Solution: Add check for Float/Double case that coerces the input to double, then uses BigDecimal.valueOf(), then converts to a BigInteger and so on as with other types.

Patch: clj-1197-make-bigint-work-on-all-doubles-v1.txt



 Comments   
Comment by Andy Fingerhut [ 07/Apr/13 4:38 PM ]

Patch clj-1197-make-bigint-work-on-all-doubles-v1.txt dated Apr 7 2013 changes bigint and biginteger so that they return the correct value for all float and double values, and no longer throw an exception.

Comment by Gabriel Horner [ 17/May/13 10:52 AM ]

Looks good. Tests pass and the failing example now converts correctly

Comment by Alex Miller [ 08/Aug/13 1:51 AM ]

Cleaned up the description a bit.





[CLJ-1190] Javadoc for public Java API Created: 03/Apr/13  Updated: 11/Jan/14  Resolved: 11/Jan/14

Status: Closed
Project: Clojure
Component/s: None
Affects Version/s: None
Fix Version/s: Release 1.6

Type: Enhancement Priority: Critical
Reporter: Stuart Halloway Assignee: Stuart Halloway
Resolution: Completed Votes: 0
Labels: documentation

Attachments: File clj-1190-2.diff     File clj-1190-3.diff     Text File clj-1190.patch    
Patch: Code
Approval: Ok

 Description   

Publish javadoc for http://dev.clojure.org/jira/browse/CLJ-1188.

  • Add javadoc for public API classes (Clojure and IFn)
  • Add ant build target to generate the javadoc
  • Publish javadoc to the clojure project github pages (will be done manually)

Patch: clj-1190-3.diff (javadoc updates and a new Ant target)

Screened by: Stuart Halloway

Updated by: Alex Miller (moved clojure.api.API to clojure.java.api.Clojure and tweaked one example per Rich's suggestion)



 Comments   
Comment by Andy Fingerhut [ 18/Aug/13 3:57 AM ]

It seems that when this ticket is completed, it may also complete CLJ-19, too.

Comment by Alex Miller [ 04/Oct/13 1:46 PM ]

Maven javadoc is something like this (configuration as in http://maven.apache.org/plugins/maven-javadoc-plugin/javadoc-mojo.html):

<plugin>
        <groupId>org.apache.maven.plugins</groupId>
        <artifactId>maven-javadoc-plugin</artifactId>
        <version>2.9.1</version>
        <configuration>
          <show>public</show>
          <verbose>true</verbose>
          <sourceFileIncludes>
            <include>API.java</include>
          </sourceFileIncludes>
          <sourcepath>${basedir}/src/jvm/clojure/api</sourcepath>
        </configuration>
      </plugin>

What is desired for inclusion in the javadoc? Just the clojure.api package and API class? If so is it worth automating the publishing of this API or just documenting a process to put someplace static?

Comment by Alex Miller [ 21/Oct/13 10:14 PM ]

Javadoc can be told what to doc either by package or by java source file. The Maven plugin only supports the source file version if the files are in the same directory (as far as I can tell).

Ant was a little easier to get going:

<target name="javadoc" depends="build"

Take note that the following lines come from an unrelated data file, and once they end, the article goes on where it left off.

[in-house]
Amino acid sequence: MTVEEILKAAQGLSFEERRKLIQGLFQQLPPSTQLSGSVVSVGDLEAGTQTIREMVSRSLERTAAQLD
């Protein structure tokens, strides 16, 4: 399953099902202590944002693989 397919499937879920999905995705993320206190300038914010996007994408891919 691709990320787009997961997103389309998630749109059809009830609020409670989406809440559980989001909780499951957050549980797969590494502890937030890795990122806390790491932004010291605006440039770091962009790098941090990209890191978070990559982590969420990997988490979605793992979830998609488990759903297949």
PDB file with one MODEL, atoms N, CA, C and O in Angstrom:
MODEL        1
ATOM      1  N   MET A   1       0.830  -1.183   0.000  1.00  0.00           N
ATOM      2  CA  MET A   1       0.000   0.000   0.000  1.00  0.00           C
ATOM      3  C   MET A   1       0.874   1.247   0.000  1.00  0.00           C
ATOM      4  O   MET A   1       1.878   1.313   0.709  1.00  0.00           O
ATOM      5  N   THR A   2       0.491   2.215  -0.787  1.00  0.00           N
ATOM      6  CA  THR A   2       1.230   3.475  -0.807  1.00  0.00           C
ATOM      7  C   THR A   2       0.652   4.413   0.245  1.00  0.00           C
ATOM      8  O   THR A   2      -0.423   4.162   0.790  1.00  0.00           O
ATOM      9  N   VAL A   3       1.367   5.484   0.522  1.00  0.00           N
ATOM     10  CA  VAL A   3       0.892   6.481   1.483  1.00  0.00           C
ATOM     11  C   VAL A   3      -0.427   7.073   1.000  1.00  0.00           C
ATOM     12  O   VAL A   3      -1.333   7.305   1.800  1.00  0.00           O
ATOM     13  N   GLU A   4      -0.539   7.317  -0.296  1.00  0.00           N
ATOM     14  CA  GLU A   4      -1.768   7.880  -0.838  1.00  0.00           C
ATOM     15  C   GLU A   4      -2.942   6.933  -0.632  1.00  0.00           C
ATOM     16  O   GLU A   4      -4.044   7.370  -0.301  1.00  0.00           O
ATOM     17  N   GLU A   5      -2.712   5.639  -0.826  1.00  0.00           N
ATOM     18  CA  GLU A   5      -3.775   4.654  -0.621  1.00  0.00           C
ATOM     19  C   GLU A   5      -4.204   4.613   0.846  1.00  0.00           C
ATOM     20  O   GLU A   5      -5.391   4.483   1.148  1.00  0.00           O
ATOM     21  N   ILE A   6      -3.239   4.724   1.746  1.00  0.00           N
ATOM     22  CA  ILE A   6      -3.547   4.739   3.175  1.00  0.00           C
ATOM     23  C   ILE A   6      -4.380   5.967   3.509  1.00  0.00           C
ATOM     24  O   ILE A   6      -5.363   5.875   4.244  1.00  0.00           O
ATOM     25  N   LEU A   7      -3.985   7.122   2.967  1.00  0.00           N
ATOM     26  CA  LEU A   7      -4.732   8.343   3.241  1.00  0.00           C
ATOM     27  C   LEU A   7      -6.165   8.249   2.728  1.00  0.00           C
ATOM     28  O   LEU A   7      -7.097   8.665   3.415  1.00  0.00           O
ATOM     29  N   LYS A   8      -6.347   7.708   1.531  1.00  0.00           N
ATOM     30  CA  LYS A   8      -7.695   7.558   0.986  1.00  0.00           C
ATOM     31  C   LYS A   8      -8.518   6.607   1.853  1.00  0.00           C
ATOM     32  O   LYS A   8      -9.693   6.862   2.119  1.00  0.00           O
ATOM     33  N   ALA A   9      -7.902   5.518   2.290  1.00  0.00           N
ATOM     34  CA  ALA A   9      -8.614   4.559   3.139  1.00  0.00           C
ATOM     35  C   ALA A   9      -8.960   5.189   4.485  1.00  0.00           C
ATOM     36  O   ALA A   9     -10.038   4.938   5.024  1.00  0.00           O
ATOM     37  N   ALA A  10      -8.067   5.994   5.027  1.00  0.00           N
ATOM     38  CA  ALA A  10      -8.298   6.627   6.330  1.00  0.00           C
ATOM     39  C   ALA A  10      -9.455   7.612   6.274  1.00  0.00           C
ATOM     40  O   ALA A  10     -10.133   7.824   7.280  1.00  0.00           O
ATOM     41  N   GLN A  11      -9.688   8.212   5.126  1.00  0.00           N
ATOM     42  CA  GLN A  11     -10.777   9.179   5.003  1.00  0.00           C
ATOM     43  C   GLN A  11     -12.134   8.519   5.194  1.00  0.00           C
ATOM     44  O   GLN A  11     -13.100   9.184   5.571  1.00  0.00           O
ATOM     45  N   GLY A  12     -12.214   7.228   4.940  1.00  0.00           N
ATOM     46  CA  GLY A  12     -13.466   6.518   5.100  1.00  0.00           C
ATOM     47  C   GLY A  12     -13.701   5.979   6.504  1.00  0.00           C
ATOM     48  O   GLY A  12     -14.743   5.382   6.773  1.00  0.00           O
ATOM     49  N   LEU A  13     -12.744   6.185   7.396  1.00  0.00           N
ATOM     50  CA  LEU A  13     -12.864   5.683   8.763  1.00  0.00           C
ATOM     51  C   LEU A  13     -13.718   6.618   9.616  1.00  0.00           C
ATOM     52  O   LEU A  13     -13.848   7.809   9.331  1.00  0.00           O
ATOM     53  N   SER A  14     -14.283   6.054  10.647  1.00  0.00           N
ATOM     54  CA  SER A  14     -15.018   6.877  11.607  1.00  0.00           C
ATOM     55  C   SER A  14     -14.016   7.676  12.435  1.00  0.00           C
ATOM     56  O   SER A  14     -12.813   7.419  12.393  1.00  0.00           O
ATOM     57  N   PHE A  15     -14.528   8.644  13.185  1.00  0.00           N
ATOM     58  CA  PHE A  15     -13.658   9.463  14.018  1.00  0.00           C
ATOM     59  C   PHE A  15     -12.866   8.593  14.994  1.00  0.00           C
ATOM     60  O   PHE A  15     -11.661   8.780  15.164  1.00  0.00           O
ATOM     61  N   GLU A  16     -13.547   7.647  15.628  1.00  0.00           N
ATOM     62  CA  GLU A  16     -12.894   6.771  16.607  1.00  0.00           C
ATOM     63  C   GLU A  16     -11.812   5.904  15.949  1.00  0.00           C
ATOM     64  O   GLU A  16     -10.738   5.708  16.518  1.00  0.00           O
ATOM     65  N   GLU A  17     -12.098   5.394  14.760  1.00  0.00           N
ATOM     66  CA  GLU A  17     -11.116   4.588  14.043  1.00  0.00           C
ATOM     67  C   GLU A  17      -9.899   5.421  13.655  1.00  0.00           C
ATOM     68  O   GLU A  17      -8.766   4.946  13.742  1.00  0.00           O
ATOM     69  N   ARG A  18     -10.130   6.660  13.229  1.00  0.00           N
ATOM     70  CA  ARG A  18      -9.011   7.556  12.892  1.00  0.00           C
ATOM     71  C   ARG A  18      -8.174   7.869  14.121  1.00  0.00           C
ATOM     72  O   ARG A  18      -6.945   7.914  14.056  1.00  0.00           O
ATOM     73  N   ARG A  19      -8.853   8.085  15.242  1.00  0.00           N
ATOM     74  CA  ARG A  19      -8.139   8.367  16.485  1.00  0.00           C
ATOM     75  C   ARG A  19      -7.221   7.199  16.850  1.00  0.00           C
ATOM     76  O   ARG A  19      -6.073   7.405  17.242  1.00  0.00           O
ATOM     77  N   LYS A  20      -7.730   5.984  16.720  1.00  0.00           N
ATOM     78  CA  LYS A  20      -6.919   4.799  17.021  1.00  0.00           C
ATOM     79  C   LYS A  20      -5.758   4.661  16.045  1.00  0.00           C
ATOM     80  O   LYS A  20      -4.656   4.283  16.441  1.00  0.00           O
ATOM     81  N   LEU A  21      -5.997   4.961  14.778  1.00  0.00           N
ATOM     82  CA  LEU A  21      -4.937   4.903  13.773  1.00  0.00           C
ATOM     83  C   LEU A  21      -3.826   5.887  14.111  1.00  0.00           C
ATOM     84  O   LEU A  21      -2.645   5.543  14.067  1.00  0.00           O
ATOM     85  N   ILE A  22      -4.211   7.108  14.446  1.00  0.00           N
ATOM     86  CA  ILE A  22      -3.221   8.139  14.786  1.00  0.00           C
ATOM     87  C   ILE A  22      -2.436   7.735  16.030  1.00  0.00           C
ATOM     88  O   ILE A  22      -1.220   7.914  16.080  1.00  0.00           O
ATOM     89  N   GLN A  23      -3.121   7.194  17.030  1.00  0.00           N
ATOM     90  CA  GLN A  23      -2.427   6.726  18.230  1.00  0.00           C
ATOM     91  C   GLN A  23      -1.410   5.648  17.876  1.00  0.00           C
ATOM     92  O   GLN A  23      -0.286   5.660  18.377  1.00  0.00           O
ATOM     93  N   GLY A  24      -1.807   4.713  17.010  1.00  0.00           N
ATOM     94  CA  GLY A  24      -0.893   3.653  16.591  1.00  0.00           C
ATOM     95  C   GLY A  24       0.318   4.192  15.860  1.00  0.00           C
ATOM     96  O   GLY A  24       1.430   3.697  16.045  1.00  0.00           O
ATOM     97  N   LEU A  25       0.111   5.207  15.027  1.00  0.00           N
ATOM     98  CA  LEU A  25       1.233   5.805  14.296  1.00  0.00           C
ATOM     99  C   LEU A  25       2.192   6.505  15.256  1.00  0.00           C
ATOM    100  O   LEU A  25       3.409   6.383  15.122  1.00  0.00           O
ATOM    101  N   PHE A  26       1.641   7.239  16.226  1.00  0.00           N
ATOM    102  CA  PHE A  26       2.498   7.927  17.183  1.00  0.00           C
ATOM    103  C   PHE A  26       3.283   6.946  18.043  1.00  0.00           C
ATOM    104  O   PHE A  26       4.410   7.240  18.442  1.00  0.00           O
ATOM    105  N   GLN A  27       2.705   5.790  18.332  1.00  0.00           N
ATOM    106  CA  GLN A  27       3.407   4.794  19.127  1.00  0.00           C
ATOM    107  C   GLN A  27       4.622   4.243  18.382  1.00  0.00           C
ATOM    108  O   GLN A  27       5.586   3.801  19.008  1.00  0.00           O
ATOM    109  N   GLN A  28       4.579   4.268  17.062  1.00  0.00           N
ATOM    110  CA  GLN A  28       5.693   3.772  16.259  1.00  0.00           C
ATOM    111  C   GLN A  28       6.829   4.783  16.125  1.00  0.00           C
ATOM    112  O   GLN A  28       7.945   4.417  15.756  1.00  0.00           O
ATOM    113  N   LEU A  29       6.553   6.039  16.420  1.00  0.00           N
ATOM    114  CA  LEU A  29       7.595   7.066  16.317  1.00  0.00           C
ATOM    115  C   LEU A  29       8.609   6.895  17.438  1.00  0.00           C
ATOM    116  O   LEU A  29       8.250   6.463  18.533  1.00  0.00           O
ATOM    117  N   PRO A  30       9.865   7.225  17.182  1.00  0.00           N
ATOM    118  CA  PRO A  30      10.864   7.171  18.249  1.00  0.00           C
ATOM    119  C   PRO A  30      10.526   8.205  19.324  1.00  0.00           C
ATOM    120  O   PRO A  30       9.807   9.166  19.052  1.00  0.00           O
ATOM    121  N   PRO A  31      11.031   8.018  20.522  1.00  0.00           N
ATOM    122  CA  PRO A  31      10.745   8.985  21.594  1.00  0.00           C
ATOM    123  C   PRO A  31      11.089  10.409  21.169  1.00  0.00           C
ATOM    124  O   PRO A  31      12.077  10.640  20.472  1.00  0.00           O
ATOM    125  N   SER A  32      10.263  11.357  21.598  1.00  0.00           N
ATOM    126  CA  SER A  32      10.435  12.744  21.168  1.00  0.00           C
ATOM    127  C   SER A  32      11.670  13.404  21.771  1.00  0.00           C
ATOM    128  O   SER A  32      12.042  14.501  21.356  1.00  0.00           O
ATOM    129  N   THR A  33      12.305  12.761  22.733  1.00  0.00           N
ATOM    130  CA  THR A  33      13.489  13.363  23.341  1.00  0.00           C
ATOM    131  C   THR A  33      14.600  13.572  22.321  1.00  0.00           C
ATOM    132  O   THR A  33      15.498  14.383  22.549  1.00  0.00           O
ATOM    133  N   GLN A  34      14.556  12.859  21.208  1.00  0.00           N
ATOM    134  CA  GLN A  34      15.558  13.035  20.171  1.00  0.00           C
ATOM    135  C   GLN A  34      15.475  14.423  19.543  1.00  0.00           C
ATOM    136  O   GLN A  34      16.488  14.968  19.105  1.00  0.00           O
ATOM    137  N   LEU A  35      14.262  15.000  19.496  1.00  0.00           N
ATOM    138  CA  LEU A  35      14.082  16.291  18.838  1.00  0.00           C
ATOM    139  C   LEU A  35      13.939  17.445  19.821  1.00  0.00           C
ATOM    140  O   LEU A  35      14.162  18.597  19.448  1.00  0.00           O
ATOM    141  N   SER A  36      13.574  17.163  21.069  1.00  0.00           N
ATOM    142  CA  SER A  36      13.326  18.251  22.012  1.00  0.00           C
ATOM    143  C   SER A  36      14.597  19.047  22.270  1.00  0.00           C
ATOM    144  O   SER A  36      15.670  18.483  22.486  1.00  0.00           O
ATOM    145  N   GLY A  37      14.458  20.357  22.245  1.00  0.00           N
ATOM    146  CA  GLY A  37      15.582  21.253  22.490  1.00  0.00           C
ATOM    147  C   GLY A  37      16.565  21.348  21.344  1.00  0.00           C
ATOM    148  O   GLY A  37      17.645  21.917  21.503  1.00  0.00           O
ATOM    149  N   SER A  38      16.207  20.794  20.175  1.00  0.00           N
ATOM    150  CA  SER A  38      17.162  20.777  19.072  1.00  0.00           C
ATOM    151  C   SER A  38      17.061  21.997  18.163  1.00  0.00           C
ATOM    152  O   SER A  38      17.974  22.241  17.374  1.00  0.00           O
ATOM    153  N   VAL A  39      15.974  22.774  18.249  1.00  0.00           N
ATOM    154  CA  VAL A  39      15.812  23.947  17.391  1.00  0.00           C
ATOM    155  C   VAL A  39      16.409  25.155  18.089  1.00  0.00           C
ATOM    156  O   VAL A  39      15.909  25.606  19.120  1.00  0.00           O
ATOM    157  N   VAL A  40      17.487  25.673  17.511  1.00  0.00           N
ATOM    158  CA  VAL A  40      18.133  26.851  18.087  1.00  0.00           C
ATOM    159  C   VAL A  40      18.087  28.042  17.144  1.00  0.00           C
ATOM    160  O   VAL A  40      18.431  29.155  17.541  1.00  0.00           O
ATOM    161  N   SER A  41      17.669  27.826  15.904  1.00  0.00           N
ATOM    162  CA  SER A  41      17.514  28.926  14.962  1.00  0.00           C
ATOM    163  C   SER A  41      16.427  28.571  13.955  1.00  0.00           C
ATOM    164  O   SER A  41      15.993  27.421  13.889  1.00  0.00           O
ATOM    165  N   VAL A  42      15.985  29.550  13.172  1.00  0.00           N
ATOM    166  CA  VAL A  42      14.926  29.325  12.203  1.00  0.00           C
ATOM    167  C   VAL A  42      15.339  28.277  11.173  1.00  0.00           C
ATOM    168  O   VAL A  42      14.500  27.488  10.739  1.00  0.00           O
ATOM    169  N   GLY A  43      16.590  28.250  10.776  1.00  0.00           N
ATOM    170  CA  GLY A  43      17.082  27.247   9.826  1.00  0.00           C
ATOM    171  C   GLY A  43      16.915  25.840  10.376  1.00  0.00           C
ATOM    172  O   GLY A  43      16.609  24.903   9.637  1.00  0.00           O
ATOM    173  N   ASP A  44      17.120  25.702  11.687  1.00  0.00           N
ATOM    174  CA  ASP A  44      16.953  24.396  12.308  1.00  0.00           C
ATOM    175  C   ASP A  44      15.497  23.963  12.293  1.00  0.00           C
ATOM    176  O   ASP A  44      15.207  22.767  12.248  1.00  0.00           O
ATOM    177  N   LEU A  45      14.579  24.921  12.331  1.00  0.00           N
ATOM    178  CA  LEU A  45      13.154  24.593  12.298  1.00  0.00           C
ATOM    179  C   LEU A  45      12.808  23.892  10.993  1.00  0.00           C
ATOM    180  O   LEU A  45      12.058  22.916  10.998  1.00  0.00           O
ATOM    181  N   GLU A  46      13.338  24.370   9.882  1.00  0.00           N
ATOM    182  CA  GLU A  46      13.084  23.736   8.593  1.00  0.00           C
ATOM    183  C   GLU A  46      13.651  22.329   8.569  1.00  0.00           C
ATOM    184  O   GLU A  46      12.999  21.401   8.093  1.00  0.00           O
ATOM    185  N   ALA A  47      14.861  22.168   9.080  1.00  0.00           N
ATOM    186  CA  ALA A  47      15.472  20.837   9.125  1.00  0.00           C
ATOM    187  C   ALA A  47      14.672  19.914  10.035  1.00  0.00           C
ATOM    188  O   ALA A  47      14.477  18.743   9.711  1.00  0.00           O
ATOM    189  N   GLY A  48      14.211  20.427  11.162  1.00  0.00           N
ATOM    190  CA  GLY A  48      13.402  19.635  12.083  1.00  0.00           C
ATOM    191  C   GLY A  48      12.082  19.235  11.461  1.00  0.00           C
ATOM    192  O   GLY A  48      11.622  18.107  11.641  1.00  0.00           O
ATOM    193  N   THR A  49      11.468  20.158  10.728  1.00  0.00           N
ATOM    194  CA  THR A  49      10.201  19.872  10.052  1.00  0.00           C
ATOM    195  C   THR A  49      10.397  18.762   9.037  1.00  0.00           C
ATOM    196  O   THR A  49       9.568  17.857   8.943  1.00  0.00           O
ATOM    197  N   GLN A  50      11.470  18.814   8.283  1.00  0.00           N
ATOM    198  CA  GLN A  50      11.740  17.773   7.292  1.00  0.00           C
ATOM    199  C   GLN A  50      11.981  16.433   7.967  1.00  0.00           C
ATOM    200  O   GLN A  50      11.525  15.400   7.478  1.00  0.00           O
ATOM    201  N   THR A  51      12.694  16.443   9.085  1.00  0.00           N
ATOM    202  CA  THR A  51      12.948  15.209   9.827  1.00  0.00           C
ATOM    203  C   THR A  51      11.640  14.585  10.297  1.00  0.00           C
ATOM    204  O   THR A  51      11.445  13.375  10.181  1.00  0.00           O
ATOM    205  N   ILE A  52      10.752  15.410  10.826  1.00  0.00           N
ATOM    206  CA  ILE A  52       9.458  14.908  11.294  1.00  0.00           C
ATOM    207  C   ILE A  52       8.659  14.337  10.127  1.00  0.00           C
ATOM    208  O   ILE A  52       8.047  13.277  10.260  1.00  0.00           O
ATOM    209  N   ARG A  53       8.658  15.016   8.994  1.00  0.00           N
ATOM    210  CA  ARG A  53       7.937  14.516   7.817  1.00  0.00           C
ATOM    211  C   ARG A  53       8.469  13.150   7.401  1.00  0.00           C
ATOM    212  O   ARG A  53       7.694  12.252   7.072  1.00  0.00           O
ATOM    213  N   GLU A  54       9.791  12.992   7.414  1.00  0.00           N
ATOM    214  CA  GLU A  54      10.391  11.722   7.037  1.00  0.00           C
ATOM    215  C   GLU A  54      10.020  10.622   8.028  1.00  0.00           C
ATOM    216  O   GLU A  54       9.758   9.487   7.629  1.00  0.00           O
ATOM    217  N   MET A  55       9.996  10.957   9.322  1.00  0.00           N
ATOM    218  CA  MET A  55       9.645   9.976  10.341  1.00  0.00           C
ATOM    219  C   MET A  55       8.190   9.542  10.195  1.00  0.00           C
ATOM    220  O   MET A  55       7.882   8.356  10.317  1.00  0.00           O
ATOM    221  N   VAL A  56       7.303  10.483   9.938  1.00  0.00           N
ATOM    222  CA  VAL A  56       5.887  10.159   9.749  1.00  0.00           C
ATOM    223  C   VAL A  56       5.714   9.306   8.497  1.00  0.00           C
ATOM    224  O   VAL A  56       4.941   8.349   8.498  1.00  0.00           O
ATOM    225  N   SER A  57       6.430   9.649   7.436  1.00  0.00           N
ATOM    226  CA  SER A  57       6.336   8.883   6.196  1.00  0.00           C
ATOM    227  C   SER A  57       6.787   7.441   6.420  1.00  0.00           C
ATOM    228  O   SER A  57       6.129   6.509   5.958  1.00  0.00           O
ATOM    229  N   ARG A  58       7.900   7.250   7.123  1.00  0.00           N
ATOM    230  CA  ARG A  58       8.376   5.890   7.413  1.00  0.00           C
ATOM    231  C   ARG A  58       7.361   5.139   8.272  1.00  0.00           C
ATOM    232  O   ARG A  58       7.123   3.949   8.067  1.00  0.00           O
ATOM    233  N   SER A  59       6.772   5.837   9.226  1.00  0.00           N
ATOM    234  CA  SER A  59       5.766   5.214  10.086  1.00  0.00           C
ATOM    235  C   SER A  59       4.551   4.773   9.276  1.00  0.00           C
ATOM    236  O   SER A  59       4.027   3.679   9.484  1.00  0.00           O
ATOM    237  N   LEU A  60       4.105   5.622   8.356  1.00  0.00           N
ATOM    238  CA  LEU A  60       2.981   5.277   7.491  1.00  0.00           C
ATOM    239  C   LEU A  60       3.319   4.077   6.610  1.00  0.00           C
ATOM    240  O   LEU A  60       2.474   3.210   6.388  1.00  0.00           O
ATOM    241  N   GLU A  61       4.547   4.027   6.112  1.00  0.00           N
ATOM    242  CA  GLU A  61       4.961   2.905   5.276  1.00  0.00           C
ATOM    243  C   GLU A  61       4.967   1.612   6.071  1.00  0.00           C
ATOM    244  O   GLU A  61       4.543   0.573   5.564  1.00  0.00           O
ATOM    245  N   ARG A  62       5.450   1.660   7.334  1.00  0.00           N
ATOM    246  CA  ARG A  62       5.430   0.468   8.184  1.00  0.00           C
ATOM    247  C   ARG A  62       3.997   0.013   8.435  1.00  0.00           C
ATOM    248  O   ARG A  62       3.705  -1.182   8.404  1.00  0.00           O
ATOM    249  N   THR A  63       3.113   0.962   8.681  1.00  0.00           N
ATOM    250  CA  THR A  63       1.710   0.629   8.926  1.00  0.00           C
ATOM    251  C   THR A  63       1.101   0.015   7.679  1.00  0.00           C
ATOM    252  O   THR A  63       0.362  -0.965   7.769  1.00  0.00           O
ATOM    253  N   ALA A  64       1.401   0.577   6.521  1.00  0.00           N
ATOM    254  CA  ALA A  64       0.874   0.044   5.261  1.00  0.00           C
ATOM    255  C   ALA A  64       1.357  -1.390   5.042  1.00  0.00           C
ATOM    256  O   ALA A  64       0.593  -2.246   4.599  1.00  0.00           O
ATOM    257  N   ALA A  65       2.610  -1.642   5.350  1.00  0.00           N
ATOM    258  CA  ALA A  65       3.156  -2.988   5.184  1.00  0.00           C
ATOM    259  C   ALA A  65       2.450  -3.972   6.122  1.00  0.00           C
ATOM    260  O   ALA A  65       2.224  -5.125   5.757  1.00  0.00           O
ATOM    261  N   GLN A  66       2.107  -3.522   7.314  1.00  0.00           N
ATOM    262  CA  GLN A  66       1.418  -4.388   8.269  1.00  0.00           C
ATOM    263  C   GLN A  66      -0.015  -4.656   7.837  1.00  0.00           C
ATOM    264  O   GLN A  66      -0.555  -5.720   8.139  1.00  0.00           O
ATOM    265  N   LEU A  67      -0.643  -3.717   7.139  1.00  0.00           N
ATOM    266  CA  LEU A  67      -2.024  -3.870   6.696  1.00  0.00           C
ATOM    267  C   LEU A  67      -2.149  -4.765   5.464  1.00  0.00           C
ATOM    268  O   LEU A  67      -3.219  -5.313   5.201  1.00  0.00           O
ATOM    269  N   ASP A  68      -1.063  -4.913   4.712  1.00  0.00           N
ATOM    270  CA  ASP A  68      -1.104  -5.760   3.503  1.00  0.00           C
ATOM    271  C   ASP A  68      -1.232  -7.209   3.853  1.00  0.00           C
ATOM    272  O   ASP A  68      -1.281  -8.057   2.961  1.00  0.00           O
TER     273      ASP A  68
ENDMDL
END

description="Creates javadoc for Clojure API.">
    <javadoc destdir="javadoc">
      <classpath>
        <path location="${build}"/>
      </classpath>
      <fileset dir="src/jvm">
        <include name="clojure/api/API.java"/>
        <include name="clojure/lang/IFn.java"/>
      </fileset>
    </javadoc>
  </target>

However, there is no way to omit the nested IFn primitive interfaces in either case. That's just not a thing. Presumably it would be possible to customize the standard doclet to omit whatever you wanted although it makes me throw up in my mouth a little to even suggest that as a necessity.

Comment by Stuart Halloway [ 22/Oct/13 9:12 AM ]

Including nonpublic interfaces is worse than having no Javadoc at all, IMO. We plan to change this API almost never, so one possibility it to just generate from a copy of the IFn source file that omits the primitives.

API should have a class level document.

The goal here is to publish the official Javadoc on the web. Following the javadoc jar convention is a potential separate goal, but out of scope here.

Comment by Alex Miller [ 22/Oct/13 9:36 AM ]

When I next get a chance I'll take a look at what customizing the standard doclet would take. If it looks ugly I'll bail out.

Comment by Alex Miller [ 22/Oct/13 9:43 PM ]

Modifying the standard doclet (a mystery shrouded in a thicket of Oracle docs) to generate javadoc for 2 classes is ridiculous. As Stu suggested, I just hacked the inner interfaces out of IFn and generated the attached javadoc with the ant target prior in the comments. I think we could probably turn off a few more of the bits and improve the title,etc then manually publish this set of files in the github pages somewhere.

Comment by Alex Miller [ 23/Oct/13 8:48 PM ]

Added an Ant build target that strips the inner interfaces of IFn and generates the javadoc. Still need to add class javadoc for both API and IFn.

Comment by Alex Miller [ 23/Oct/13 10:49 PM ]

Added a new patch that adds javadoc for the clojure.lang package, the IFn and API classes. It also has an Ant task that generates the javadoc in target/javadoc which you can run with ant javadoc.

Comment by Alex Miller [ 21/Nov/13 3:32 PM ]

The API will live here (prelim version there now): http://clojure.github.io/clojure/javadoc/

Comment by Rich Hickey [ 22/Nov/13 10:37 AM ]